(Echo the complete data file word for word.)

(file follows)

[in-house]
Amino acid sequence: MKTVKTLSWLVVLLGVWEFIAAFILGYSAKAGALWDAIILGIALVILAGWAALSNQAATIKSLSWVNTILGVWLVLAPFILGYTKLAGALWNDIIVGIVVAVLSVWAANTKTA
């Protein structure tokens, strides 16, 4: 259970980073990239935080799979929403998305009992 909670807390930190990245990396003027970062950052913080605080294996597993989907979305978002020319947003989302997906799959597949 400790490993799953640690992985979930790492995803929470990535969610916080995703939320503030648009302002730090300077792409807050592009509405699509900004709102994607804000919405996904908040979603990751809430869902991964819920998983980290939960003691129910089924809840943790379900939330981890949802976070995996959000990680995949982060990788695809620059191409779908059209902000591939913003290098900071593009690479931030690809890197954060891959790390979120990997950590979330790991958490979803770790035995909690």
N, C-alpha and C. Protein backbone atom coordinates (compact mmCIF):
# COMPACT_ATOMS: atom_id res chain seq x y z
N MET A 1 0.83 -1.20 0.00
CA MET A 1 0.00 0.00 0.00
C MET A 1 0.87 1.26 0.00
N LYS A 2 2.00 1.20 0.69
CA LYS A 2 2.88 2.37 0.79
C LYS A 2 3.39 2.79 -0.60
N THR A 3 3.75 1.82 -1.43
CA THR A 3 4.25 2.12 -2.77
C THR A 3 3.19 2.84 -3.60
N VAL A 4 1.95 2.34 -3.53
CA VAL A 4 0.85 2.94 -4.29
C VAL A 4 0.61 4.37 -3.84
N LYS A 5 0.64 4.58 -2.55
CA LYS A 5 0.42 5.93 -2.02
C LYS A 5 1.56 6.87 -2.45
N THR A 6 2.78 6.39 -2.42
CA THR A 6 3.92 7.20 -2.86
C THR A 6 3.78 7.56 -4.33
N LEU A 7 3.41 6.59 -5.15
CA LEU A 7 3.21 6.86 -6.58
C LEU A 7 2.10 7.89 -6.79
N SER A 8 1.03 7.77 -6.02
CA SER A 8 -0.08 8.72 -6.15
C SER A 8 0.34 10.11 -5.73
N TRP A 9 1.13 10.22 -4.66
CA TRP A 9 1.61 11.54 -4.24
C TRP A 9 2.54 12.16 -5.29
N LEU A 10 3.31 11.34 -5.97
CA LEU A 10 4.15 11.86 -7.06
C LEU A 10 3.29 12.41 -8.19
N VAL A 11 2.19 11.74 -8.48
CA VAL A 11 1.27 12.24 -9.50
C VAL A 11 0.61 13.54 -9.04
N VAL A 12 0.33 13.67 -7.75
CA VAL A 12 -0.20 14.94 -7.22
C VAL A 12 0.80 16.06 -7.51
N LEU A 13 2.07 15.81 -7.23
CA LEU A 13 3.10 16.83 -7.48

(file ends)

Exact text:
[in-house]
Amino acid sequence: MKTVKTLSWLVVLLGVWEFIAAFILGYSAKAGALWDAIILGIALVILAGWAALSNQAATIKSLSWVNTILGVWLVLAPFILGYTKLAGALWNDIIVGIVVAVLSVWAANTKTA
């Protein structure tokens, strides 16, 4: 259970980073990239935080799979929403998305009992 909670807390930190990245990396003027970062950052913080605080294996597993989907979305978002020319947003989302997906799959597949 400790490993799953640690992985979930790492995803929470990535969610916080995703939320503030648009302002730090300077792409807050592009509405699509900004709102994607804000919405996904908040979603990751809430869902991964819920998983980290939960003691129910089924809840943790379900939330981890949802976070995996959000990680995949982060990788695809620059191409779908059209902000591939913003290098900071593009690479931030690809890197954060891959790390979120990997950590979330790991958490979803770790035995909690």
N, C-alpha and C. Protein backbone atom coordinates (compact mmCIF):
# COMPACT_ATOMS: atom_id res chain seq x y z
N MET A 1 0.83 -1.20 0.00
CA MET A 1 0.00 0.00 0.00
C MET A 1 0.87 1.26 0.00
N LYS A 2 2.00 1.20 0.69
CA LYS A 2 2.88 2.37 0.79
C LYS A 2 3.39 2.79 -0.60
N THR A 3 3.75 1.82 -1.43
CA THR A 3 4.25 2.12 -2.77
C THR A 3 3.19 2.84 -3.60
N VAL A 4 1.95 2.34 -3.53
CA VAL A 4 0.85 2.94 -4.29
C VAL A 4 0.61 4.37 -3.84
N LYS A 5 0.64 4.58 -2.55
CA LYS A 5 0.42 5.93 -2.02
C LYS A 5 1.56 6.87 -2.45
N THR A 6 2.78 6.39 -2.42
CA THR A 6 3.92 7.20 -2.86
C THR A 6 3.78 7.56 -4.33
N LEU A 7 3.41 6.59 -5.15
CA LEU A 7 3.21 6.86 -6.58
C LEU A 7 2.10 7.89 -6.79
N SER A 8 1.03 7.77 -6.02
CA SER A 8 -0.08 8.72 -6.15
C SER A 8 0.34 10.11 -5.73
N TRP A 9 1.13 10.22 -4.66
CA TRP A 9 1.61 11.54 -4.24
C TRP A 9 2.54 12.16 -5.29
N LEU A 10 3.31 11.34 -5.97
CA LEU A 10 4.15 11.86 -7.06
C LEU A 10 3.29 12.41 -8.19
N VAL A 11 2.19 11.74 -8.48
CA VAL A 11 1.27 12.24 -9.50
C VAL A 11 0.61 13.54 -9.04
N VAL A 12 0.33 13.67 -7.75
CA VAL A 12 -0.20 14.94 -7.22
C VAL A 12 0.80 16.06 -7.51
N LEU A 13 2.07 15.81 -7.23
CA LEU A 13 3.10 16.83 -7.48